Life,  Ministry

Having a Platform

We live in an age that allows a lot of people to have a platform for promoting something, including themselves. Have you ever wondered how having a platform relates to Christianity?

In our world today, and particularly through social media, many people have developed a platform. For most, this platform has provided them to have a voice when otherwise their voice would not have been heard. In some cases, those voices have been helpful. In others, they have not been. Now, depending upon who you are and what you believe about any particular aspect of life, you may disagree on which voices are helpful and which are not, but we likely all agree that we have been encouraged and inspired by some voices and wish other voices were not heard.

But what about those in the space known as Christian?

Historically, some voices are well-known. Of course, we have the apostles, but a few of their voices rose above the others (e.g. how much do we know of Bartholomew?). Early church fathers such as Polycarp, Tertullian, Justin, and later Eusebius and Augustine are known. Much later we have Luther and Calvin followed still later by Edwards, Wesley, and then others such as Spurgeon, Moody, Graham, etc.

Today, we have a lot of voices which may be known to many, but only the test of time will reveal which voices last. In 100 years most of today’s voices (in all aspects of life) will be forgotten, but that does not change the opportunities we currently have.

In today’s world, more than ever, any person can publish a book. And more recently, blogs, YouTube channels, podcasts, and the like have elevated many people from obscurity. This certainly includes Christians. But, again, the question is: Is this wrong?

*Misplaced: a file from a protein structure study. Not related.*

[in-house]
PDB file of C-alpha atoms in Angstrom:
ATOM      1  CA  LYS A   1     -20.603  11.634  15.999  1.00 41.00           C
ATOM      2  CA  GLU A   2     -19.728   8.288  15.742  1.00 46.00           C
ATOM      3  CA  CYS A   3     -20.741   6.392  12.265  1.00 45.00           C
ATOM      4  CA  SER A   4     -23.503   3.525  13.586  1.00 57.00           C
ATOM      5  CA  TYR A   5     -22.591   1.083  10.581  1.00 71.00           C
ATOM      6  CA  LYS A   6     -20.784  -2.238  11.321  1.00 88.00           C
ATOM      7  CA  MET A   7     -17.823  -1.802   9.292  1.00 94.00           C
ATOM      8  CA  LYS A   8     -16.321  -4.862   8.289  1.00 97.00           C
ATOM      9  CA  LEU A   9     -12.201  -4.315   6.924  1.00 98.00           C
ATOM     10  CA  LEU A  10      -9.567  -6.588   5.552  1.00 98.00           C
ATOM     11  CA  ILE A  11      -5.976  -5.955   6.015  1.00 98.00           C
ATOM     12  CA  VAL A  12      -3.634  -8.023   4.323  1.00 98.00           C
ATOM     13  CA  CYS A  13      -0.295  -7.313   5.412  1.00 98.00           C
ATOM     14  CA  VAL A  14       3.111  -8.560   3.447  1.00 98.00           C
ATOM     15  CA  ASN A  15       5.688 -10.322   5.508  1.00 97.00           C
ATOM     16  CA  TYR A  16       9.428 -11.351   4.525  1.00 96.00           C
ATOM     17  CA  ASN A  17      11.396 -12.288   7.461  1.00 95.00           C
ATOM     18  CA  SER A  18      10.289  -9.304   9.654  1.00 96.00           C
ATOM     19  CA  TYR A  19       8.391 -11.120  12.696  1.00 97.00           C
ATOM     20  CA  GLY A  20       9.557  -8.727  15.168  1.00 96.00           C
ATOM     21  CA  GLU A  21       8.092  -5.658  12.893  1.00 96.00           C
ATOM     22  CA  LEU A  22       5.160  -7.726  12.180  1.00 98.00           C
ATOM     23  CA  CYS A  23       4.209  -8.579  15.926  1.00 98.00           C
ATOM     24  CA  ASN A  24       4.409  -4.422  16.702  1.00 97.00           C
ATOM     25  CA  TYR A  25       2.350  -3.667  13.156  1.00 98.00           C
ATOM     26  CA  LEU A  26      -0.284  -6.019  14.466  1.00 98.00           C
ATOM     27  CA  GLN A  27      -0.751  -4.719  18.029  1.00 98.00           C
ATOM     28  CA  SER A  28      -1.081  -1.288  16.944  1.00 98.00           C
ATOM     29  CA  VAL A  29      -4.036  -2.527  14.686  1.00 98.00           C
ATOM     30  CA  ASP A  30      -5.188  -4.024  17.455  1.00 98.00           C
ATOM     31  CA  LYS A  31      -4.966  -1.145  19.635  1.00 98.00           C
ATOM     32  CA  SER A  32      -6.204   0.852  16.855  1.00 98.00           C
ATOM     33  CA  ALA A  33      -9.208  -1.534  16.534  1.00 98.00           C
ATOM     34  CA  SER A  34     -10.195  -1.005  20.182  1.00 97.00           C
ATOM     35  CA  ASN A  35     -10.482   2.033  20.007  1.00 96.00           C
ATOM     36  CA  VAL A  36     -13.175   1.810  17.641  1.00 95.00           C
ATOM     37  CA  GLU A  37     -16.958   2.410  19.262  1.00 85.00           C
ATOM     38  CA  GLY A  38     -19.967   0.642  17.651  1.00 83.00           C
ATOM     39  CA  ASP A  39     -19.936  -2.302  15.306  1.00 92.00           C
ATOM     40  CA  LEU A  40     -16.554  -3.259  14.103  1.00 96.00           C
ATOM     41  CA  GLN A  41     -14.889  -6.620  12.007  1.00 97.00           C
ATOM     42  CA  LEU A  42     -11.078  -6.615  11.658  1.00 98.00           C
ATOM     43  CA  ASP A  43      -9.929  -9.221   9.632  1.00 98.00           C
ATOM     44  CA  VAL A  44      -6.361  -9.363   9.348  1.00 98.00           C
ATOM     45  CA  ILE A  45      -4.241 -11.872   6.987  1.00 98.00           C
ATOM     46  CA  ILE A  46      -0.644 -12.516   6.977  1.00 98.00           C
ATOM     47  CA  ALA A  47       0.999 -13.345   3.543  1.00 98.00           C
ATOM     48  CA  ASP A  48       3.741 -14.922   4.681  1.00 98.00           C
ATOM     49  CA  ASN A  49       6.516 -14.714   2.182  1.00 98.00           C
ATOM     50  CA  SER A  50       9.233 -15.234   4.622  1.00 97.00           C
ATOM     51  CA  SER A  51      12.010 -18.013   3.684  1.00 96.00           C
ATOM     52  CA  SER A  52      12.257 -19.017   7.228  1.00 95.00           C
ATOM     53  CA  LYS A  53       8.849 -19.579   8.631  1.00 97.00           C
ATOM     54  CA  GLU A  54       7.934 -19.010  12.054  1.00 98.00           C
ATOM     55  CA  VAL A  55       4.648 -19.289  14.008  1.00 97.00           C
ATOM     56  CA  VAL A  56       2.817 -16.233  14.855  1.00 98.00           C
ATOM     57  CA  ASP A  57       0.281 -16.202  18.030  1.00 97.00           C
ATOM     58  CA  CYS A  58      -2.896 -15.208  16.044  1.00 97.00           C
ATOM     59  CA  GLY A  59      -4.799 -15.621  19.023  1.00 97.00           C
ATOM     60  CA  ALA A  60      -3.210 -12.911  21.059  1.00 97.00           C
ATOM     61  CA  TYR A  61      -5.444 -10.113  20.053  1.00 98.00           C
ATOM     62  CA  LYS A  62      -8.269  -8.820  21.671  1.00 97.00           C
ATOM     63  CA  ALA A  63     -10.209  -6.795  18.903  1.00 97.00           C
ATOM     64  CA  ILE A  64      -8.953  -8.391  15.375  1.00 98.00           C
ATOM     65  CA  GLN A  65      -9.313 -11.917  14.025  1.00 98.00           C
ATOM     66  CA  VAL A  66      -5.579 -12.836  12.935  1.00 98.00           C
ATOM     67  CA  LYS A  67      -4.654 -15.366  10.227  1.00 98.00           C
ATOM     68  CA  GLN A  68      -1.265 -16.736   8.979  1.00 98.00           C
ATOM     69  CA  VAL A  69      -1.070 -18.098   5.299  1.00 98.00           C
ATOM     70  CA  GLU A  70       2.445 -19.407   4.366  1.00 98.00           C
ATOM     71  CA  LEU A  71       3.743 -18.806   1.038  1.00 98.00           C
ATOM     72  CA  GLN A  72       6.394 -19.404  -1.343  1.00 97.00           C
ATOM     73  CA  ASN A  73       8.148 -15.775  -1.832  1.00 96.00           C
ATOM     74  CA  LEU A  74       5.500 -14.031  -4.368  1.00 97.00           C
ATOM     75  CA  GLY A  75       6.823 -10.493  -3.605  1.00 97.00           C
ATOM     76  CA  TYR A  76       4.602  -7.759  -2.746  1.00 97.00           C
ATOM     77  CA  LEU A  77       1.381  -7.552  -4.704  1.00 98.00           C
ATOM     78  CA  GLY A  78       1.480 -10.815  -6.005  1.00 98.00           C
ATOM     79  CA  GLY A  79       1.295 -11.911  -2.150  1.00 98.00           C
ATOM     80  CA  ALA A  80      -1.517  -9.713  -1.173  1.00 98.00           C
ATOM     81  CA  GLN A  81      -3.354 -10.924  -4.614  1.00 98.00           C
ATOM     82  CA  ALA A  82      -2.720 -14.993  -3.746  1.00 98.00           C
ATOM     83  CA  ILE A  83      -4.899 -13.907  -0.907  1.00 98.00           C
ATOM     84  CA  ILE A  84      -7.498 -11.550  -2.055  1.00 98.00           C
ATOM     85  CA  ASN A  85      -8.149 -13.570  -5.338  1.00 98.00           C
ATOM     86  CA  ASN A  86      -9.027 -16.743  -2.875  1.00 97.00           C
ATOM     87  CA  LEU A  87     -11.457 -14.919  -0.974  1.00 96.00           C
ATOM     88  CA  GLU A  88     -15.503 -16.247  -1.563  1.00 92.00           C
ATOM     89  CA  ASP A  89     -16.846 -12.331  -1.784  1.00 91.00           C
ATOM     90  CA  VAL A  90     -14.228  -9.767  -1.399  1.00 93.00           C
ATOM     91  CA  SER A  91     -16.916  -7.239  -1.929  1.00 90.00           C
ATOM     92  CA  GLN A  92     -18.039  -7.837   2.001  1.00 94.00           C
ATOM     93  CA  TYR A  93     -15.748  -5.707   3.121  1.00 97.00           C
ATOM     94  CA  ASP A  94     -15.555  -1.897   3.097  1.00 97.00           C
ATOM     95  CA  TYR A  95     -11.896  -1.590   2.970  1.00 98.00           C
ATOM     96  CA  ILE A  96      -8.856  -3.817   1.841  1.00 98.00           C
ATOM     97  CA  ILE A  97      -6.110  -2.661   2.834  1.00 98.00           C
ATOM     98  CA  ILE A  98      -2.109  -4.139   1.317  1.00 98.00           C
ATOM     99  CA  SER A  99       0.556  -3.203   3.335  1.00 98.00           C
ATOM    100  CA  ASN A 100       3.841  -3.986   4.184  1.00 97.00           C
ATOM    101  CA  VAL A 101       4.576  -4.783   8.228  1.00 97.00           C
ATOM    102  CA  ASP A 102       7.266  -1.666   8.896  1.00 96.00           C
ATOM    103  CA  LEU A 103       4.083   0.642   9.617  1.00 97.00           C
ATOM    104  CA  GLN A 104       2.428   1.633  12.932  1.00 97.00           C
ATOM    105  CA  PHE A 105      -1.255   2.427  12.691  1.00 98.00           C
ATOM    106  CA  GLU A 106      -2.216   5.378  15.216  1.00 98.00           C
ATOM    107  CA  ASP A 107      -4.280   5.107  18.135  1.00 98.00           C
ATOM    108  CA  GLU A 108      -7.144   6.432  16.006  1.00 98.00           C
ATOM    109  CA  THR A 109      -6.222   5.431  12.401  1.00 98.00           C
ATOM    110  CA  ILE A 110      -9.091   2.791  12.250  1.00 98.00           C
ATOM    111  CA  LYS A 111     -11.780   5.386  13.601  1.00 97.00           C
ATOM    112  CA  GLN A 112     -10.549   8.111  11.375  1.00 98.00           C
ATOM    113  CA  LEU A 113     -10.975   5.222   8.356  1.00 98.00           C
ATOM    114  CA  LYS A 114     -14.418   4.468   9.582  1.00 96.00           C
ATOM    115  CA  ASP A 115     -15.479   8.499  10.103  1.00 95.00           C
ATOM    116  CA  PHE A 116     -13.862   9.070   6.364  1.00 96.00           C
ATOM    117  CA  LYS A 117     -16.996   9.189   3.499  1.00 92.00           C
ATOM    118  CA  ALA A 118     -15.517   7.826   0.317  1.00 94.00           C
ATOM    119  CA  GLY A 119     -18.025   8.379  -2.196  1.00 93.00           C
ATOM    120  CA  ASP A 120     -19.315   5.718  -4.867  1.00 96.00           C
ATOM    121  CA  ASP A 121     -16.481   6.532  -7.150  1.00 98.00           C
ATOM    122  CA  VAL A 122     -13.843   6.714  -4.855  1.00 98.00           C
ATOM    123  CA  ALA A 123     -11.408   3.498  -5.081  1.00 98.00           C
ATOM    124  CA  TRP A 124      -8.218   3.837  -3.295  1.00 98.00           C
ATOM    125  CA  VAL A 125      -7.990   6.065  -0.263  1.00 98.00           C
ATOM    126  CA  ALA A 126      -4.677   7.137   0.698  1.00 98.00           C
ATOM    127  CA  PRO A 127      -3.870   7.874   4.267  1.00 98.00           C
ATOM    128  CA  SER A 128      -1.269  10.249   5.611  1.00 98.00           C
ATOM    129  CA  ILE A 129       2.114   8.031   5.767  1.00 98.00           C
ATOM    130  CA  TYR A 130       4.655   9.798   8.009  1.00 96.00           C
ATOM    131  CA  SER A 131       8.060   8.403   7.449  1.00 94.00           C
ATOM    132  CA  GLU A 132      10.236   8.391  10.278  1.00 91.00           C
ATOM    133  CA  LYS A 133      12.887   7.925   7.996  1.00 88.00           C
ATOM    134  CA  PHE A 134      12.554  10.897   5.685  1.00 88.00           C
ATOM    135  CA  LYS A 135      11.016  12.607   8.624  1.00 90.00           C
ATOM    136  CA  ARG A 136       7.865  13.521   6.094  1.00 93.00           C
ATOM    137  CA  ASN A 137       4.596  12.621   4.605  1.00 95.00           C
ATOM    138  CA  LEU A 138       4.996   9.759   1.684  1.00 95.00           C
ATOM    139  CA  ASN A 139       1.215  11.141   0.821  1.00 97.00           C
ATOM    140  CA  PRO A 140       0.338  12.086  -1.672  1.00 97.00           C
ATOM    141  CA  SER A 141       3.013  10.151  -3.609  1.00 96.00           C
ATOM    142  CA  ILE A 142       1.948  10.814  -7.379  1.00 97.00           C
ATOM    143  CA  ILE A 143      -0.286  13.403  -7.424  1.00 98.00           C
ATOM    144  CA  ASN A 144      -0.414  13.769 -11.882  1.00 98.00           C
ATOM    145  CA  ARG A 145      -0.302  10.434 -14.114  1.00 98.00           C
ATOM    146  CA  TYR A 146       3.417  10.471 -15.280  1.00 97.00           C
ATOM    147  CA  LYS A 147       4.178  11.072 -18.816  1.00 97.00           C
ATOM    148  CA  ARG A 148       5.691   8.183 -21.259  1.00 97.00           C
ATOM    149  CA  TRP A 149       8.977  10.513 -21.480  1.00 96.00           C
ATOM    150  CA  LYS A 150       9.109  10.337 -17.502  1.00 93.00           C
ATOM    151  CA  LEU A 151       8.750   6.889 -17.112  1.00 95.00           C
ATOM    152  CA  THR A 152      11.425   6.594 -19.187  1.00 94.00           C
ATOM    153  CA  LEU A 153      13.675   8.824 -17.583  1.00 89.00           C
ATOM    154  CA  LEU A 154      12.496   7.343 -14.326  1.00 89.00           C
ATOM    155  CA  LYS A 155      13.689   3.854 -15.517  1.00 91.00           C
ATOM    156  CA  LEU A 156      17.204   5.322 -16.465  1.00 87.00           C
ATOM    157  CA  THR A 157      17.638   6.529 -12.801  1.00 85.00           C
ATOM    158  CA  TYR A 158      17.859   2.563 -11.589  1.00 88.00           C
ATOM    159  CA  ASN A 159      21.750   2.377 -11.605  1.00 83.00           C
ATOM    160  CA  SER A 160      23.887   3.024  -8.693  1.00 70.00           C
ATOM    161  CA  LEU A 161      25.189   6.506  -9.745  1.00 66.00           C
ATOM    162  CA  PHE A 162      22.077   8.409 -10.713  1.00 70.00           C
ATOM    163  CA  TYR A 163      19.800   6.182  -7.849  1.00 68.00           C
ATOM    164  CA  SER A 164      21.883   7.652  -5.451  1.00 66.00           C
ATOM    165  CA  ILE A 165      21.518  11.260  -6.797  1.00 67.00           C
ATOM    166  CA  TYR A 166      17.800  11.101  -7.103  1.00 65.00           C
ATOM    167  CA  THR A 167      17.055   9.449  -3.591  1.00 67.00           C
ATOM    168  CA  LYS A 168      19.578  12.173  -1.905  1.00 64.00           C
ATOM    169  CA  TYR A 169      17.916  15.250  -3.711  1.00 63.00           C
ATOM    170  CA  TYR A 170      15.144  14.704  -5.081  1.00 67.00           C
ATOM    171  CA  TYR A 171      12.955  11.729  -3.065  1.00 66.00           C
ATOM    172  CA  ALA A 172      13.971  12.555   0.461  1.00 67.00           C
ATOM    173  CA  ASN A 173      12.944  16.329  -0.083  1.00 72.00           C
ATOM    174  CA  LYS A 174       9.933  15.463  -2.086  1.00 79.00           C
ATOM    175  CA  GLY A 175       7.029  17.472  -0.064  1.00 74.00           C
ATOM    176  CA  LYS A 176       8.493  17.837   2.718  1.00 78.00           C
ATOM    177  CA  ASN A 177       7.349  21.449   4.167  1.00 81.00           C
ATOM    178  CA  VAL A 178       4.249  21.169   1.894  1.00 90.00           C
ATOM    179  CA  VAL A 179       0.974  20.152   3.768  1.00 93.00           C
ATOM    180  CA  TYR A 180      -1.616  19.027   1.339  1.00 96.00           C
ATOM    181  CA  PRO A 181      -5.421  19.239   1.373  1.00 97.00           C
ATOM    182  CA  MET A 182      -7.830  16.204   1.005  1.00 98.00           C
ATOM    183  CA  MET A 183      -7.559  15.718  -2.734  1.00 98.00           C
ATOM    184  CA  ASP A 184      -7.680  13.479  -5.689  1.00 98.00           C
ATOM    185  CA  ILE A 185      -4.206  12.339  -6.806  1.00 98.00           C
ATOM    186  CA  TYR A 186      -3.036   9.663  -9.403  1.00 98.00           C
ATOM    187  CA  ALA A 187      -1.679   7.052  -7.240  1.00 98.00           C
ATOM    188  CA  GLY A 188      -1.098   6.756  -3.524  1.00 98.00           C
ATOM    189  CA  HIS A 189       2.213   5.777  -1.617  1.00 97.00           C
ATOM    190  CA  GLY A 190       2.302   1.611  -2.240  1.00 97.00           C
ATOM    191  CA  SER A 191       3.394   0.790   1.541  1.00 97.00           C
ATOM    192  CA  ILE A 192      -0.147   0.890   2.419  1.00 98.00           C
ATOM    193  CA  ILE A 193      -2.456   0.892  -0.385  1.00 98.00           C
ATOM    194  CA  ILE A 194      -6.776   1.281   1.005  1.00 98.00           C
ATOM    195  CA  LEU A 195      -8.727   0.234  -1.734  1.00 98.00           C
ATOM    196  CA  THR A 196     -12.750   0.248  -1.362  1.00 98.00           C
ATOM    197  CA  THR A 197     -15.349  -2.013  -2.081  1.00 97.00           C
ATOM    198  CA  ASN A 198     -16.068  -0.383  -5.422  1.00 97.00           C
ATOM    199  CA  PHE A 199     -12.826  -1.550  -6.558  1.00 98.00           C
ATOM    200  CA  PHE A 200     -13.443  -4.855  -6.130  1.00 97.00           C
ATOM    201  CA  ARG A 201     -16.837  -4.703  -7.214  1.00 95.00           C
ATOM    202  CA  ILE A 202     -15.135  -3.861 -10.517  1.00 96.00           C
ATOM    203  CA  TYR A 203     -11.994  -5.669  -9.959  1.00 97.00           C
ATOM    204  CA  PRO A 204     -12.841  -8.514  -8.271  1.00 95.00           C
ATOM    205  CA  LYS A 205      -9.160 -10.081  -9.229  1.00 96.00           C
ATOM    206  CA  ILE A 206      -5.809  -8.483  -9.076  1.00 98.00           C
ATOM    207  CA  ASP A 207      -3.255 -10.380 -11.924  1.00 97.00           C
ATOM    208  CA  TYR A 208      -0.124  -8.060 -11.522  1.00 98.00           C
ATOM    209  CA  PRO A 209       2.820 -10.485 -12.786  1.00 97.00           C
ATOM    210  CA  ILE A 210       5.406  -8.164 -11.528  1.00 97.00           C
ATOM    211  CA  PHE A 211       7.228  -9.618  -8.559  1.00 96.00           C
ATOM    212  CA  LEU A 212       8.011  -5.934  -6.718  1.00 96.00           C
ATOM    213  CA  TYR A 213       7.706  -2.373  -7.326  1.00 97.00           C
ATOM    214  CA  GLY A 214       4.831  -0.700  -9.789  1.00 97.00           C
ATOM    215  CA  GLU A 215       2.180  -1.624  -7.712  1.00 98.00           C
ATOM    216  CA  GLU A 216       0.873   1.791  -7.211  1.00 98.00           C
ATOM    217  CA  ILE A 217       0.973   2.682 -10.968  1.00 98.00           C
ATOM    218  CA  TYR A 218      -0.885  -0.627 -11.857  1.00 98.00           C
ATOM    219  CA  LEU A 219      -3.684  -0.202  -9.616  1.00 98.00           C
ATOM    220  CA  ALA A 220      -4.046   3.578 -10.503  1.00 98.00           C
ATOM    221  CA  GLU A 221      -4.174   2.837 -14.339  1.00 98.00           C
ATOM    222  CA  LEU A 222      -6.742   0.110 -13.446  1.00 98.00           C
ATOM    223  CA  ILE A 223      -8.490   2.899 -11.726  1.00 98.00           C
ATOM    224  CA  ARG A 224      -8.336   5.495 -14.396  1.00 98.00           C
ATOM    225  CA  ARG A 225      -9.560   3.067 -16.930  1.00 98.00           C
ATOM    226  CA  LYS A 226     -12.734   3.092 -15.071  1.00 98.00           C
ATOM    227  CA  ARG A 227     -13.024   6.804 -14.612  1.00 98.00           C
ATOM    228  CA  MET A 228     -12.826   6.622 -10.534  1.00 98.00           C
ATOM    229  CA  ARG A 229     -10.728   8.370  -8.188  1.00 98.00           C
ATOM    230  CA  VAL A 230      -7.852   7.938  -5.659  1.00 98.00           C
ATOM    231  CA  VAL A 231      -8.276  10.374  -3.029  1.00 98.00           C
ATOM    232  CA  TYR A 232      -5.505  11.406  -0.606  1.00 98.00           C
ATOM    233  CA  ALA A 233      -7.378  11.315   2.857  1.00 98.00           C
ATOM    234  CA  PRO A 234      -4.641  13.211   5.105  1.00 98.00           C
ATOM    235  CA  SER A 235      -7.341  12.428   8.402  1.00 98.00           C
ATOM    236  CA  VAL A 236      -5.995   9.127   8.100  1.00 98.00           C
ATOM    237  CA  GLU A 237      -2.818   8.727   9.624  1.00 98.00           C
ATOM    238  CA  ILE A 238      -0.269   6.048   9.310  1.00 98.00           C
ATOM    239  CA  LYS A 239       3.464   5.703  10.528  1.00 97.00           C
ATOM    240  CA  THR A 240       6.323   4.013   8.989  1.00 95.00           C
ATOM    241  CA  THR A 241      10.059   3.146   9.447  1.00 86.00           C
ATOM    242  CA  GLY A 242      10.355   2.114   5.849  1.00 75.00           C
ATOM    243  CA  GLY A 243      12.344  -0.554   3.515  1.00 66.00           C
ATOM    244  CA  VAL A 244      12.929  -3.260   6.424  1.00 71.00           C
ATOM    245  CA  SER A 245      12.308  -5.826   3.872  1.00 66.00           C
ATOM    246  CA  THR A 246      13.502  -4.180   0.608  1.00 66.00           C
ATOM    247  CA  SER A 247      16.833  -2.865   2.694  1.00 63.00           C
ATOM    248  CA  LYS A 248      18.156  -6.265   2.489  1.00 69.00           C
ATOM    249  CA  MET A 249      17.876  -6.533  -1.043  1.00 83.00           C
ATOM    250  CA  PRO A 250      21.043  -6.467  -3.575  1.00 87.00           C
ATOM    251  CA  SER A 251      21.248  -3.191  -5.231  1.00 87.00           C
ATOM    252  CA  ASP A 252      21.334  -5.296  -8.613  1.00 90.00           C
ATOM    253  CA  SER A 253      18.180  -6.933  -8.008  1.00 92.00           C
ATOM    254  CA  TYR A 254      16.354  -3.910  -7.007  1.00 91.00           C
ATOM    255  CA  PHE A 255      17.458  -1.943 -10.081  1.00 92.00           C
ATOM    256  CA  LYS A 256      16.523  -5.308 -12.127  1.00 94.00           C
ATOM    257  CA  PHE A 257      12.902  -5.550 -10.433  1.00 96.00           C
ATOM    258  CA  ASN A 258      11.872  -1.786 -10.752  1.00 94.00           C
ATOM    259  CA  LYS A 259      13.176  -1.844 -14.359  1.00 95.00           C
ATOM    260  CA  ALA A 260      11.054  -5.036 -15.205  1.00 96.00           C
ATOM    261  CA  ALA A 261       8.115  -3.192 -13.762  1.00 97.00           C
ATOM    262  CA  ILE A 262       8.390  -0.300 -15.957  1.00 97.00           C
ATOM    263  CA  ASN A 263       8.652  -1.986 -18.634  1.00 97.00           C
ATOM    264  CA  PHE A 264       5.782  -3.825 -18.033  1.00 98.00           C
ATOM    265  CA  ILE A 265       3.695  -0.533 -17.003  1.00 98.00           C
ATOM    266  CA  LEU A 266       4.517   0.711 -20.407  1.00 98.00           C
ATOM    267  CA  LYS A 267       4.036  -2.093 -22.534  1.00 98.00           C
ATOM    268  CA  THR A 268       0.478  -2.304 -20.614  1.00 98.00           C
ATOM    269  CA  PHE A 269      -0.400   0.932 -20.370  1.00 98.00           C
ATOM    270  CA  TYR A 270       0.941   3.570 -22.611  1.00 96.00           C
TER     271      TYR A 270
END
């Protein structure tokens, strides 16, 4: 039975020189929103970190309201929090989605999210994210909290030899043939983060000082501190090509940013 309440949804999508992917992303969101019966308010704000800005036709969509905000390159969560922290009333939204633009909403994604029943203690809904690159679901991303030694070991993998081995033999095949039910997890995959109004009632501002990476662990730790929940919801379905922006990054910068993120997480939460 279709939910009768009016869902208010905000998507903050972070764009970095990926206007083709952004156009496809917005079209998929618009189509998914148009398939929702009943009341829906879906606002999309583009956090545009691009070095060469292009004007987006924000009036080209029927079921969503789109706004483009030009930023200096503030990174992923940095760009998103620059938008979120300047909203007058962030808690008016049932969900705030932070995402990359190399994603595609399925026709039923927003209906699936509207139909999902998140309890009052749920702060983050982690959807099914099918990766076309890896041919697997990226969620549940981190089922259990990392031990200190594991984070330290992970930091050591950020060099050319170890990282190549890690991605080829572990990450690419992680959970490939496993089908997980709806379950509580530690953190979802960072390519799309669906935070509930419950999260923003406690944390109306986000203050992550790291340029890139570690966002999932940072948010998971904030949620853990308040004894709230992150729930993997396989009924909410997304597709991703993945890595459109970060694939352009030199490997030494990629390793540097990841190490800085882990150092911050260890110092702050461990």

I am not asking hypothetically. After all, I am a pastor in a small town in rural Missouri. I am about 30 minutes from a WalMart and 1.5 hours from a city with at least 100,000 people. But in an age of internet connectivity, we can influence others from the busiest city in the world or from a small town half-way around the world. And the last three posts on this blog are more than suggestions about what I believe is next for me.

So, I ask again: Is it wrong for a Christian to have influence or to desire to have influence?

My answer: Absolutely not.

But the type of influence we have will be noted. And people will look to distort the truth we espouse and to point out where we are hypocrites.

But Jesus said to make disciples and that requires influence. Granted, the first disciples did not have the capacity to extend their influence worldwide as we do today. But the command was to make disciples of all nations (ethnicities). That is possible today with a click of a mouse or the launching of an app.

Peter had influence. Paul had influence. John had influence. And James (not the disciple who died in Acts 12, but Jesus’ brother) was apparently the leader of the early church in Jerusalem (see Acts 15). So, he had a tremendous amount of influence and, of course, wrote a letter because of it. These four men account for nearly all of the New Testament which has influenced countless millions (billions?) throughout history and continues to influence us today.

So, having a platform to influence others is not wrong. But the trick is not to abuse whatever platform we have.


Because to have a platform is temporary. It is an opportunity, but that opportunity comes from God and will be removed from all of us at some point.

The question then is: How will we steward the platform we have while God allows us the opportunity?

I will let you chew on that question for yourselves as I prepare to answer it for me in next week’s blog.

Until then, know that God does make some for common purposes and others for noble purposes, but all can serve Him if we will simply choose to do so.

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